By Dr Mansi Arya , Homeopath
ADHD stands for attention deficit hyperactivity disorder. It is the most commonly diagnosed psychological disorder in children. The symptoms of ADHD typically begin to start in childhood and continue through teenage years although they become less noticeable by the time one reaches adulthood. It is more common in boys than girls. Here are some common symptoms of ADHD as well as how to deal with children who have ADHD…
1. Inattention: The child gets easily distracted, daydreaming, is absent-minded, cannot sit still or pay attention and makes silly mistakes in his/her academics.
2. Hyperactivity: The child may not sit still, talks excessively and is always running, jumping or climbing on things.
3. Impulsivity: In class, the child cannot wait for his/her turn, blurts out answers and interrupts others as well.
Treatment for ADHD isn’t just about taking medication. There are many other effective treatments that can help kids with ADHD improve their ability to pay attention, control impulsive behavior, and curb hyperactivity. Nutritious meals, play and exercise, and learning better social skills are all part of a balanced treatment plan that can improve performance at school, improve your child’s relationships with others, and decrease stress and frustration.
How can Parents Support and Help?
As a parent, you have a huge influence over your child’s treatment. It is true that living with a child suffering from ADD/ADHD is overwhelming, but as a parent there is a lot you can do to help control and reduce the symptoms. You can help your child overcome daily challenges, channelise his or her energy into positive arenas, and bring greater calm to your family. The earlier and more consistently you address your child’s problems, the greater chance they have for success in life. That means your child can begin treatment for ADD/ADHD today-at home.
Remember, ADHD is not something that can be CURED, but rather, is a condition that can be managed with teaching strategies, making accommodations, practicing difficult skills, and sometimes, medication.
Here are some ways to deal with your child suffering from ADHD…
1. Create a Routine: It is crucial that you create a routine in which you set times for routine activities like eating, slepping, playing, studying, etc.
2. Tell him/her to tell you what they were thinking: If your child speaks out about why they did something, you can understand their thought process and tell them whether their thought process is rational or not.
3. Encourage Exercise: If your child burns the excess energy they have, they will be less likely to be hyper and will probably not blurt out answers or interrupt others in class.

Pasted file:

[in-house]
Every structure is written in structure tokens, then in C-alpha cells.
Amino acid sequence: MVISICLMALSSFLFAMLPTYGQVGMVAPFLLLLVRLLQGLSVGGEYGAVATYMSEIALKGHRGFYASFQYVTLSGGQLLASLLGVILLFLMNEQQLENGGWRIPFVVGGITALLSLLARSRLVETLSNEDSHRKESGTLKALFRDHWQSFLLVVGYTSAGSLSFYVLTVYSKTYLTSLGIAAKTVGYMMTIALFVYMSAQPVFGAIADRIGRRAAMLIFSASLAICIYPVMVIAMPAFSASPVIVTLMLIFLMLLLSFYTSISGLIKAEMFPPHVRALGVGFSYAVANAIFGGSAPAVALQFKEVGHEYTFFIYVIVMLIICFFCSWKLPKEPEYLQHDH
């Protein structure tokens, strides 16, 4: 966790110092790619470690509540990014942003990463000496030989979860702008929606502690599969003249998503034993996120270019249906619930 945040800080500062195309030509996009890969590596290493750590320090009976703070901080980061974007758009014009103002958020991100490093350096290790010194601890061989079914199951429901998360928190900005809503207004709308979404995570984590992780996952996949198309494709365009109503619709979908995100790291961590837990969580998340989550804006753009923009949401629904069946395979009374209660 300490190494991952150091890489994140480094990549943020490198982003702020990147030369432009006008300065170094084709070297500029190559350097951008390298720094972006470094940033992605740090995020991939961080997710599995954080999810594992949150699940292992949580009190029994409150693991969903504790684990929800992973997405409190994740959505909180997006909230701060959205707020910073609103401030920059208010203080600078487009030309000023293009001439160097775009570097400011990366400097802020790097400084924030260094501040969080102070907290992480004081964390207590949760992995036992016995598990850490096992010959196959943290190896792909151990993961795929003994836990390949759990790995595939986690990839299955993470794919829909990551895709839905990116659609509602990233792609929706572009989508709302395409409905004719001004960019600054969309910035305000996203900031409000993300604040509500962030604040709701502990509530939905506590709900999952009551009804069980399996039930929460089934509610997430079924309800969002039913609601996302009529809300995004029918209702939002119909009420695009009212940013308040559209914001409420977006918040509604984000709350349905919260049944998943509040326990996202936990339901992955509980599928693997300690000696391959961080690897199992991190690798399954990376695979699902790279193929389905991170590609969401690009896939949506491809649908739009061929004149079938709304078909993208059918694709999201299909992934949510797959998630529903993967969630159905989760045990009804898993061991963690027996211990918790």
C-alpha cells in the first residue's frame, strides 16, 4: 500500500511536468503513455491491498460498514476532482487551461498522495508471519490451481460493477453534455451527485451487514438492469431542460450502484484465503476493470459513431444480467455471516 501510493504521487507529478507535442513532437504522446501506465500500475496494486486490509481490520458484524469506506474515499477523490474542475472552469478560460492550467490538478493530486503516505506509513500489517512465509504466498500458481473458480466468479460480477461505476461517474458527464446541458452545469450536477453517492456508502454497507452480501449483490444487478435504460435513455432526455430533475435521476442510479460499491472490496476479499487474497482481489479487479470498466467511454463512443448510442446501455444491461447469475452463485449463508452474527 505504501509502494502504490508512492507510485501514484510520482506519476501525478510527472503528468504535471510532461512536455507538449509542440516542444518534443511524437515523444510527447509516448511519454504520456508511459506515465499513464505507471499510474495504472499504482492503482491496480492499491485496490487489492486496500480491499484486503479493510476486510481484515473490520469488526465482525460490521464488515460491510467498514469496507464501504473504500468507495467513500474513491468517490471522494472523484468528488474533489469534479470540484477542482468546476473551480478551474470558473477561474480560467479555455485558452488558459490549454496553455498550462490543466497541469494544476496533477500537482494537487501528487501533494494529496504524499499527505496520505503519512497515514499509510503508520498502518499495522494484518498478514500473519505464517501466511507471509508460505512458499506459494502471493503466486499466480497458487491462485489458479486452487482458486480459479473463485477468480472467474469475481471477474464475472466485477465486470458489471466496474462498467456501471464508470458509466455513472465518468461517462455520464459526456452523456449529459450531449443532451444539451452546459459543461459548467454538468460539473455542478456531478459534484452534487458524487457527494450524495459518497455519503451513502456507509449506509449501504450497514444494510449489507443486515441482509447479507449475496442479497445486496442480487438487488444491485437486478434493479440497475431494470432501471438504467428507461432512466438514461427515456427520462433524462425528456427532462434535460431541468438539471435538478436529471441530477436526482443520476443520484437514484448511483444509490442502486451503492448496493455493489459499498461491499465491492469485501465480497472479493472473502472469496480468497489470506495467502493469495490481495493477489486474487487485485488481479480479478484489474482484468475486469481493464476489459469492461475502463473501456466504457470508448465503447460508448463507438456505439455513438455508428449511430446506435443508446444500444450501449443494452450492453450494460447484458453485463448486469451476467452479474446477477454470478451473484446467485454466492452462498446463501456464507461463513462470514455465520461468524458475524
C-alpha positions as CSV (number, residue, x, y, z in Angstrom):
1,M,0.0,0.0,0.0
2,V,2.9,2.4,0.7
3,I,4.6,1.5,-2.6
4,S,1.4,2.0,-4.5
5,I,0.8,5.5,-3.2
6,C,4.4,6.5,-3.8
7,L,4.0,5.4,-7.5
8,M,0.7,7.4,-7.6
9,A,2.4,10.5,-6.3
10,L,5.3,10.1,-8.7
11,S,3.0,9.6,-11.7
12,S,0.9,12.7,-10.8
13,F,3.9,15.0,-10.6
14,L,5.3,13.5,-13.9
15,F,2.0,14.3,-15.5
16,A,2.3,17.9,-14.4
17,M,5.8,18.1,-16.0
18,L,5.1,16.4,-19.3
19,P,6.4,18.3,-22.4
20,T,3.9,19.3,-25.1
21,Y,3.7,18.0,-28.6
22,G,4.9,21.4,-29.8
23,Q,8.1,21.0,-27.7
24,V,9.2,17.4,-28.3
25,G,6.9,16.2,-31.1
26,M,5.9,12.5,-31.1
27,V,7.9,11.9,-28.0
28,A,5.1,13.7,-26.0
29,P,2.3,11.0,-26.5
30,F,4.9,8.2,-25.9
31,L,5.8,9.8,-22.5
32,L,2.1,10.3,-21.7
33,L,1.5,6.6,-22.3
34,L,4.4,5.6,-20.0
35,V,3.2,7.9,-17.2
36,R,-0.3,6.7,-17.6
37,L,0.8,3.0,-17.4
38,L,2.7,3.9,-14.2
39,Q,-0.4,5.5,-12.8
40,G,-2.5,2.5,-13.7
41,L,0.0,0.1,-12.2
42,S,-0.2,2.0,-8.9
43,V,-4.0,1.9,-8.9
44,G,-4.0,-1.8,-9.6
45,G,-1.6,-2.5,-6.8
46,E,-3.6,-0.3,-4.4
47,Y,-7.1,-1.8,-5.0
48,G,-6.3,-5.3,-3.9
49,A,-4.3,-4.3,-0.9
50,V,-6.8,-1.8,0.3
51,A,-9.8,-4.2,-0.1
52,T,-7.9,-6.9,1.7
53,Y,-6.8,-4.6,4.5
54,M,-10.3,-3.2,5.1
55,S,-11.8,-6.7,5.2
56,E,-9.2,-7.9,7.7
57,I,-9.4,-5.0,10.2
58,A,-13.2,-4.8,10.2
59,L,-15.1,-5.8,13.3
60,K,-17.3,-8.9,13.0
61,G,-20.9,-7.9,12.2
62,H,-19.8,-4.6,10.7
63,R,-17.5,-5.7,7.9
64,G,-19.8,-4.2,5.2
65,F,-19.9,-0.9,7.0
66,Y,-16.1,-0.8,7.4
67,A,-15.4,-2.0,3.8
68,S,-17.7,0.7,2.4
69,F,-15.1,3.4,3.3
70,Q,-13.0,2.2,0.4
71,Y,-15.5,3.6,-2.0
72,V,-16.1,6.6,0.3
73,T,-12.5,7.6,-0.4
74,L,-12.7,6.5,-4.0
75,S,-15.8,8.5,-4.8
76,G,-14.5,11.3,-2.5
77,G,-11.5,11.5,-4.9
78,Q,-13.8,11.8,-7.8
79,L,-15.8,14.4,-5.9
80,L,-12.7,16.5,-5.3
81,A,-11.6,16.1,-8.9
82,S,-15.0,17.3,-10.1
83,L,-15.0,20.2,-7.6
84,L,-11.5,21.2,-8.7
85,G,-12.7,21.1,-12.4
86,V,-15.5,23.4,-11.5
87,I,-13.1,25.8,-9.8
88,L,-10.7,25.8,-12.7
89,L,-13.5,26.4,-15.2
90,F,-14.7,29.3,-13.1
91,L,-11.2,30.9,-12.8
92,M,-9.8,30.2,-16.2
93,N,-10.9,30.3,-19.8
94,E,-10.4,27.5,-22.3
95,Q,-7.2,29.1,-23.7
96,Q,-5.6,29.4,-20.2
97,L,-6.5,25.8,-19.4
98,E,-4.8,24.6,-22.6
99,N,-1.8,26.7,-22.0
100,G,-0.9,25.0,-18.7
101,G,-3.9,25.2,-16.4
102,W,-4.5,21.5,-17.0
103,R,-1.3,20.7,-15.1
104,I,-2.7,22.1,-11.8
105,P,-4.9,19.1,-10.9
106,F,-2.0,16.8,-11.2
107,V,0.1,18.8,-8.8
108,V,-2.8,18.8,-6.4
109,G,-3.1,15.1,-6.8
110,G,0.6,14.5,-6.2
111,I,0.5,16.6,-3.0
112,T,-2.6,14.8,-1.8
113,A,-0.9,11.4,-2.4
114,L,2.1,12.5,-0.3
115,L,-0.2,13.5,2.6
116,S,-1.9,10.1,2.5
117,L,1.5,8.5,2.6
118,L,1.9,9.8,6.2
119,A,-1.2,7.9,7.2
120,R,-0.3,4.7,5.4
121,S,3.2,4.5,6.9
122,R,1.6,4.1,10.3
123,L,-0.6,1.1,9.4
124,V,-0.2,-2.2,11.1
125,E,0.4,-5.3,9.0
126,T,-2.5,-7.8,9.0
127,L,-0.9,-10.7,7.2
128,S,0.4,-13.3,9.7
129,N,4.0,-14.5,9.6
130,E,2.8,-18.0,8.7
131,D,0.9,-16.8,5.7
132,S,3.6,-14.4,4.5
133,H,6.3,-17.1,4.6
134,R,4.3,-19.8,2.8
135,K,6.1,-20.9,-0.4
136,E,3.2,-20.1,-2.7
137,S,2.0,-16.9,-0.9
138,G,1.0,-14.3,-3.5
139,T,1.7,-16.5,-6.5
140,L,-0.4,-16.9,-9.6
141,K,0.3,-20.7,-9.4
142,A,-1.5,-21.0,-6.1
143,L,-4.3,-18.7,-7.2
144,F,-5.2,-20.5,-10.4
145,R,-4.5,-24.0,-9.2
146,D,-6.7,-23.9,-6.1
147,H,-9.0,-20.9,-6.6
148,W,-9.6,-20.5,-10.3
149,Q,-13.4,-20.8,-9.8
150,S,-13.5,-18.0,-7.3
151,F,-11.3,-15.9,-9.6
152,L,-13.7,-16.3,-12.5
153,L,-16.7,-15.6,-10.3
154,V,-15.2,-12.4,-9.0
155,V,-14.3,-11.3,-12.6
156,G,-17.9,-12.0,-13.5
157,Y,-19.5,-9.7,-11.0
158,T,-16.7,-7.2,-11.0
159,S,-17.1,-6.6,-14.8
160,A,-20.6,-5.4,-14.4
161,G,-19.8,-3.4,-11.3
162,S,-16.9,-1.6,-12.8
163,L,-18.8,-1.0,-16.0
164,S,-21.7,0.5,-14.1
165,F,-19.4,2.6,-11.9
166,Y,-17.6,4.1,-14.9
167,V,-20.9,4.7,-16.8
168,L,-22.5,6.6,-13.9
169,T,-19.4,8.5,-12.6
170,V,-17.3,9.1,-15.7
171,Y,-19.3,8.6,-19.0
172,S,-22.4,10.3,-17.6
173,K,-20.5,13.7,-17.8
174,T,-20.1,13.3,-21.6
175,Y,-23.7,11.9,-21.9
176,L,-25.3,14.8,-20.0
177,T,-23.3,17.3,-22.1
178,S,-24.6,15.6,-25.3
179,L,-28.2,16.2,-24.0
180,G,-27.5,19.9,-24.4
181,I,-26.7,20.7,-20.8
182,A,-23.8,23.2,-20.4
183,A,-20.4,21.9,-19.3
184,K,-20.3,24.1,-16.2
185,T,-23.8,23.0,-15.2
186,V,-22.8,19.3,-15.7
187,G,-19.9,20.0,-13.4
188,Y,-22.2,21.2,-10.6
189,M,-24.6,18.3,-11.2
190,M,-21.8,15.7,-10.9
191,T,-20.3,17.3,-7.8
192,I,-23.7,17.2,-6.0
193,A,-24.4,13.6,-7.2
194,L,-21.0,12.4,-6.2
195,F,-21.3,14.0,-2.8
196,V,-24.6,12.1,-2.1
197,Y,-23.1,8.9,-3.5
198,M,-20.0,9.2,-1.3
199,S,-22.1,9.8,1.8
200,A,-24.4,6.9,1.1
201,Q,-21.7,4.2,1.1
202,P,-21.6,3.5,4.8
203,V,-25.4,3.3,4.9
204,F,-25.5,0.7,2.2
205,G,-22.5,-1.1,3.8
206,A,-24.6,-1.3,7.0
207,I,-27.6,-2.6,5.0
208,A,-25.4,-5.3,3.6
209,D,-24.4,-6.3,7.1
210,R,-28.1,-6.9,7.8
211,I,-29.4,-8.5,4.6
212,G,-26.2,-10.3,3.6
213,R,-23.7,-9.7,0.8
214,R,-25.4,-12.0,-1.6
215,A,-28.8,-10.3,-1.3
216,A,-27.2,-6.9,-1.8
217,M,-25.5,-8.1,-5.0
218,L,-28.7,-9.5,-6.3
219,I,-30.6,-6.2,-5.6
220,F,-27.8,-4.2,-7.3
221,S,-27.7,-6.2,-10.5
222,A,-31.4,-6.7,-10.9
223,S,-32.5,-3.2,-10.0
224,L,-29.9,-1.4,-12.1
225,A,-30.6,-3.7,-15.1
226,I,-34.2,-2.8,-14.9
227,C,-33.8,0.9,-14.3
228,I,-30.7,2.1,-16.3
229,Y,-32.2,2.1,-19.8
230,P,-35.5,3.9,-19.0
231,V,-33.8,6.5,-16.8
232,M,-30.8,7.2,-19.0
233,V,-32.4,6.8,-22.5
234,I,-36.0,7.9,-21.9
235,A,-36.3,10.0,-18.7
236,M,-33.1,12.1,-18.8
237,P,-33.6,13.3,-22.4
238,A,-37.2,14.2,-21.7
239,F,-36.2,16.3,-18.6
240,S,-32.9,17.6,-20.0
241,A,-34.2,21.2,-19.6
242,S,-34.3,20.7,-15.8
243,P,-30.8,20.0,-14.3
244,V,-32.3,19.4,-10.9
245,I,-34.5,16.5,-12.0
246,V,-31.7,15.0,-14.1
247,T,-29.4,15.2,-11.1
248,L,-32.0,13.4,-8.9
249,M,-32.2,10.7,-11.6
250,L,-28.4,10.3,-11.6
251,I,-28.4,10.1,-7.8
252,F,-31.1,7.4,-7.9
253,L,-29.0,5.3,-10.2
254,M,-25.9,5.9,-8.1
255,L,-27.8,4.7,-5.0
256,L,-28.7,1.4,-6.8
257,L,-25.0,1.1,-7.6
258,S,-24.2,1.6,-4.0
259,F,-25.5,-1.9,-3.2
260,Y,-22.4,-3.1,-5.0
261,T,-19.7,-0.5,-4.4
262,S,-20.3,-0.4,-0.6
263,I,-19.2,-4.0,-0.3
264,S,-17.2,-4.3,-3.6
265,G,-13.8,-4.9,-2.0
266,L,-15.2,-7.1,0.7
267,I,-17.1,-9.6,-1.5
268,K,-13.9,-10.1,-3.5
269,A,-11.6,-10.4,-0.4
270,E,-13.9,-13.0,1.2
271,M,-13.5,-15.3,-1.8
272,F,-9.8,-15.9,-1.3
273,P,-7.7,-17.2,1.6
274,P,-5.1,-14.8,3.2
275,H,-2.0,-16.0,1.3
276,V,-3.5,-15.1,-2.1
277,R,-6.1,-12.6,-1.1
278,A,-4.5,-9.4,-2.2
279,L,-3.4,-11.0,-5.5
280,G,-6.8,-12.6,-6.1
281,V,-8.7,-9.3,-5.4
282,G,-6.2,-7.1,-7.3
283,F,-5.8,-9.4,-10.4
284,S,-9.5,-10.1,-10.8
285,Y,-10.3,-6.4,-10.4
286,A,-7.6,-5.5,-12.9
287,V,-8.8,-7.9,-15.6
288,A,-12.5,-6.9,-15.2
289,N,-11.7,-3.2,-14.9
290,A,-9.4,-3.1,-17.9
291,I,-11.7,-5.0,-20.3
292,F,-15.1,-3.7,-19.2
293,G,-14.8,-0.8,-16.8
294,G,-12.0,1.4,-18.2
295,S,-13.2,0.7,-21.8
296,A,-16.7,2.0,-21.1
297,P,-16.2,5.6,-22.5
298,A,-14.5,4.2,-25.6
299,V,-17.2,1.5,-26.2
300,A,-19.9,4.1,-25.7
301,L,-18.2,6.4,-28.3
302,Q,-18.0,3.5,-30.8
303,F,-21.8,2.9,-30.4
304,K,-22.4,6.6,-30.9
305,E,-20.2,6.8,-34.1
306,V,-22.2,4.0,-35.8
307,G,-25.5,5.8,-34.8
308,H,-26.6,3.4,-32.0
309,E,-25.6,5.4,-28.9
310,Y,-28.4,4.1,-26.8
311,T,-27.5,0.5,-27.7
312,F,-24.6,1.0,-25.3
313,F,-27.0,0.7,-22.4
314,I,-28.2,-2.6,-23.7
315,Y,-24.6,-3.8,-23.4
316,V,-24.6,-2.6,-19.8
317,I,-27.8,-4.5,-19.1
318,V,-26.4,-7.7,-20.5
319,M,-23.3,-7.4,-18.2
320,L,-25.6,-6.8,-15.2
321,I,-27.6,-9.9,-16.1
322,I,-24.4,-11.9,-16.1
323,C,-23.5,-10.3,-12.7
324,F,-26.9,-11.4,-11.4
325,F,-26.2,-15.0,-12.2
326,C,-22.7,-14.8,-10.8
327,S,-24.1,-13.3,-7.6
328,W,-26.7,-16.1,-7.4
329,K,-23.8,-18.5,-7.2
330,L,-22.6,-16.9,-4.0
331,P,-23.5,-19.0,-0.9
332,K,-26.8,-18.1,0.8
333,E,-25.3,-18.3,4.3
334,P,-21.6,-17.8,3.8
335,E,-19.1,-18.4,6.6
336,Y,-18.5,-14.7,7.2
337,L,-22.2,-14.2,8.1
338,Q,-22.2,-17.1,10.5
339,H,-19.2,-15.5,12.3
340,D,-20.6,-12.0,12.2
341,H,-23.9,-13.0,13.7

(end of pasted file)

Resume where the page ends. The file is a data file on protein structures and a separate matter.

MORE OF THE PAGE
4. Do not get angry with your child: Remember that your child has a disability and you yelling or hitting him/her will not help. Instead try the tips listed above so that they can slowly overcome this disorder.
5. Help your child eat right: Diet is not a direct cause of attention deficit disorder, but food can and does affect your child’s mental state, which in turn seems to affect behavior. Monitoring and modifying what, when, and how much your child eats can help decrease the symptoms of ADD/ADHD.
6. Teach your child how to make friends: Children with ADHD often have difficulty with simple social interactions. They may struggle with reading social cues, talk too much, interrupt frequently, or come off as aggressive or “too intense.” So, it is always recommended to help them teach how to behave socially and how to make friends.
What teachers can do in the classroom to help students who have ADHD?
- Break complex instructions into small parts.
- Show students how to use an assignment book to keep track of their homework and daily assignments.
- Post a daily schedule and homework assignments in the same place each day.
- Provide regular and frequent breaks.
- Seat the child away from distractions and next to students who will be positive role models.
- Form small group settings when possible. Children with ADHD can become easily distracted in large groups.
- Find a quiet spot in the classroom where student can go to do his/her work away from distractions.
- Establish a secret signal with the child to use as a reminder when he or she is off task.
- Focus on a specific behavior you wish to improve and reinforce it.
- Explain to the student what to do to avoid negative consequences.
To summarize, children with ADD/ADHD basically have deficits in executive function: the ability to think and plan ahead, organize, control impulses, and complete tasks. That means you need to take over as the executive, providing extra guidance while your child gradually acquires executive skills of his or her own. Although the symptoms of ADD/ADHD can be nothing short of exasperating, it’s important to remember that the child with ADD/ADHD who is ignoring, annoying, or embarrassing you is not acting willfully.
Kids with ADD/ADHD want to sit quietly; they want to make their rooms tidy and organized; they want to do everything their parent says to do, but they don’t know how to make these things happen. Having ADD/ADHD can be just as frustrating as dealing with someone who has it. If you keep this in mind, it will be a lot easier to respond to you child in positive, supportive ways. With patience, compassion, and plenty of support, you can manage childhood ADHD while enjoying a stable, happy home.